Behold, the Delivery Revolution

By Rich Lowry Guest columnist

It’s been a terrible year for the American worker, with a notable bright spot courtesy of one of the tech firms in the crosshairs of regulators and lawmakers.

If someone had said early in 2020, “A company is going to hire hundreds of thousands of non-college-educated workers during the pandemic at well above the minimum wage,” you’d think there’d be huzzahs all around.

That’s what the online retailer Amazon has done, but it still gets brickbats for how it pays and treats its workers. Rep. Alexandria Ocasio-Cortez said the other day that Amazon jobs are a “scam.”

If so, a swath of the American workforce is falling for the grift. Since July, the online retailer has hired 350,000 workers, and now employs 1.2 million people globally. This is a historic hiring binge. According to The New York Times, “the closest comparisons are the hiring that entire industries carried out in wartime, such as shipbuilding during the early years of World War II.”

On top of this, the company provides work for roughly half a million truck drivers.

It overwhelmingly hires high school graduates. It doesn’t ask for a resume, gives its workers about a day of training, and then puts them on the job in its fulfillment centers.

The difficulty of the work shouldn’t be underestimated — it is taxing, repetitive and highly regimented. Yet, we’ve long complained about losing assembly line jobs for non-college-educated workers. Amazon is hiring people for what is the 21st-century equivalent of such jobs.

Amazon began paying its workers $15 an hour in 2018. If that rate rings a bell, it’s the number for the federal minimum wage that Sen. Bernie Sanders and AOC have long been lobbying for, to little effect (it remains $7.25 an hour).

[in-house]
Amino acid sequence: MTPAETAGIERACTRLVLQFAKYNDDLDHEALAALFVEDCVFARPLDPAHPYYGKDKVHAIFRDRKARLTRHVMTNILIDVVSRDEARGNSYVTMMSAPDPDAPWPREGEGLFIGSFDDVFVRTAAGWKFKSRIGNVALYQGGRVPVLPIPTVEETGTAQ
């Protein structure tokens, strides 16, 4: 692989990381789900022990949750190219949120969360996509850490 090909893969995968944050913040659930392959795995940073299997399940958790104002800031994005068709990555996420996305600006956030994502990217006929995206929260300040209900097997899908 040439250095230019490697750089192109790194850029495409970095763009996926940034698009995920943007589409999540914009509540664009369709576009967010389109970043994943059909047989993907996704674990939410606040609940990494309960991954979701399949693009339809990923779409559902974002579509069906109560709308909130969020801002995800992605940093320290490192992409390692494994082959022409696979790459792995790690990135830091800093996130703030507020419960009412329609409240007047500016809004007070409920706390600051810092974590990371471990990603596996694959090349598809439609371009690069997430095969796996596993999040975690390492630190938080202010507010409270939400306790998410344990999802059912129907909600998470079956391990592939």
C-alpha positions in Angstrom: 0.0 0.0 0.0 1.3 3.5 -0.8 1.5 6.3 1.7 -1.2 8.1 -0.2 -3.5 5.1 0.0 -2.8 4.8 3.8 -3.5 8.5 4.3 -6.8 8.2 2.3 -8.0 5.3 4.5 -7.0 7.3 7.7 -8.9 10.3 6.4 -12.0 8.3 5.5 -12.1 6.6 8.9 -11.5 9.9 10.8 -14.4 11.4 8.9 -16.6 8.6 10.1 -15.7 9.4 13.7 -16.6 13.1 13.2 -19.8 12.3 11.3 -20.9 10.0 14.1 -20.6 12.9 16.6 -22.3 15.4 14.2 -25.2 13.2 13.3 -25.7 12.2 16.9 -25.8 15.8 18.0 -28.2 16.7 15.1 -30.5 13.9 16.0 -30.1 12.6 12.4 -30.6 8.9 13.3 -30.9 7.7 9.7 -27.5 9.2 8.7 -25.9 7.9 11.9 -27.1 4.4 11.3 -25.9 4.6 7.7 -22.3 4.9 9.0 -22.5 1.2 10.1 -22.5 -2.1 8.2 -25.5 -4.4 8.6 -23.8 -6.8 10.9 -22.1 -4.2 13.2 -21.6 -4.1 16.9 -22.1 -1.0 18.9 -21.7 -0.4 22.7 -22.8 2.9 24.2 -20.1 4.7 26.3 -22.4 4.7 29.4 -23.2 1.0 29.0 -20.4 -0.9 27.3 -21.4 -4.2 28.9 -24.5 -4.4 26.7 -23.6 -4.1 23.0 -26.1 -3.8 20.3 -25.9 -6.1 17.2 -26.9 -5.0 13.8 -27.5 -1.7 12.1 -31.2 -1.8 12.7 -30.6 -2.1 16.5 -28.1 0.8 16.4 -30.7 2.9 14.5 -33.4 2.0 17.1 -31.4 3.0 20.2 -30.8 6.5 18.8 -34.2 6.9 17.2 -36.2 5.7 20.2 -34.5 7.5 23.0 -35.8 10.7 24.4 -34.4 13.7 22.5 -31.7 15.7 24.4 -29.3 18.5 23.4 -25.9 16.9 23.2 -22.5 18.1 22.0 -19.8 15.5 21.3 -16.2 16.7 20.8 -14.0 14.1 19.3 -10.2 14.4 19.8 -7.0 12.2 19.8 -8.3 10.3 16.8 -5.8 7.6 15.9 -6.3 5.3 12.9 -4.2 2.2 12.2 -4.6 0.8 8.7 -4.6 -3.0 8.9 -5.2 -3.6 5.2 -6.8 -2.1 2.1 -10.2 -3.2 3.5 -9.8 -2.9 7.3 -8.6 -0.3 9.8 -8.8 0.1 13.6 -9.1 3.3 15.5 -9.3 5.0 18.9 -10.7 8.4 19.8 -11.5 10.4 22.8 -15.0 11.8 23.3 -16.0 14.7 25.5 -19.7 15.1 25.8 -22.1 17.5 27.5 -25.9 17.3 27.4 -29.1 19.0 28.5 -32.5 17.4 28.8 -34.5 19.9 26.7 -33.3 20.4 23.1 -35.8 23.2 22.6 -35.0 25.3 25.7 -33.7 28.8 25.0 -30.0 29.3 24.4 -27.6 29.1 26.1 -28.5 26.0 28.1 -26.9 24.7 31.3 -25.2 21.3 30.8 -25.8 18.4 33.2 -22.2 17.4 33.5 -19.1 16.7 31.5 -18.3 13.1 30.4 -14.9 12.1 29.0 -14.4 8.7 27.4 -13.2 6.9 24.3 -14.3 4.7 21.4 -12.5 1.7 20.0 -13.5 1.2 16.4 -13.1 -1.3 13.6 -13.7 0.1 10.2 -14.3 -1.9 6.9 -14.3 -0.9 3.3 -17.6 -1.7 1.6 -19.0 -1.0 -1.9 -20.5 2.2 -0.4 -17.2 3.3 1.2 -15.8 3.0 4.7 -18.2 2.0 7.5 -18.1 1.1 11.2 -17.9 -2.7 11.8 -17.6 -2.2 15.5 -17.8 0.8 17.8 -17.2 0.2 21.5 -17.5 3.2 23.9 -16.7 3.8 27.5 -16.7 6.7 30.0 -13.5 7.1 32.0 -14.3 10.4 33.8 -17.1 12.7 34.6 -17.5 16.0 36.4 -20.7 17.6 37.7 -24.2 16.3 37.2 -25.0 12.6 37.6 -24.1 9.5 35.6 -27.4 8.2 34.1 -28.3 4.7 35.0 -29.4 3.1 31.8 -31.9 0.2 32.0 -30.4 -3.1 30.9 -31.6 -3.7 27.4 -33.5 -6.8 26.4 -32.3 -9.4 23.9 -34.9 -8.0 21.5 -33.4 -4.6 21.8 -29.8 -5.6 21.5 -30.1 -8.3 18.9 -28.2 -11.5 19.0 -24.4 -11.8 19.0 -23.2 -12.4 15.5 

It’s hard to review what Amazon has done over the last year and consider it the work of a corporate monster. The company had an unlimited unpaid time off policy for its workers when the pandemic began.

It hired temporary workers to replace them and deal with the surge of business, then kept most of them on and began hiring on top of that.

It’s been offering signing bonuses of up to $3,000, and hiring in places in the country where no one else is.

According to the research of Michael Mandel at the center-left Progressive Policy Institute, Amazon fulfillment center jobs pay 31% more than retail jobs at brick-and-mortar stores, where pay has basically been stagnant for three decades.

Mandel points out that it’s wrong to simplistically think of Amazon and other e-commerce outfits as replacing brick-and-mortar stores.

What they are really replacing is the labor that consumers undertake on their own to shop for goods — driving to a store, walking up and down the aisles, making the selection, loading it, and taking it home. Someone making a purchase through Amazon essentially hires a network of workers to do all of that for him.

What Amazon, and e-commerce more broadly, is doing is selling goods to consumers at low prices, while giving them more convenience than ever before (rapid delivery to their doorsteps, with the possibility of easy returns) and creating new jobs in the process.

By all means, jawbone the company to treat workers better, but don’t lose sight of the scale of its achievement — and how many Americans are employed because of it.

Rich Lowry is editor of the National Review.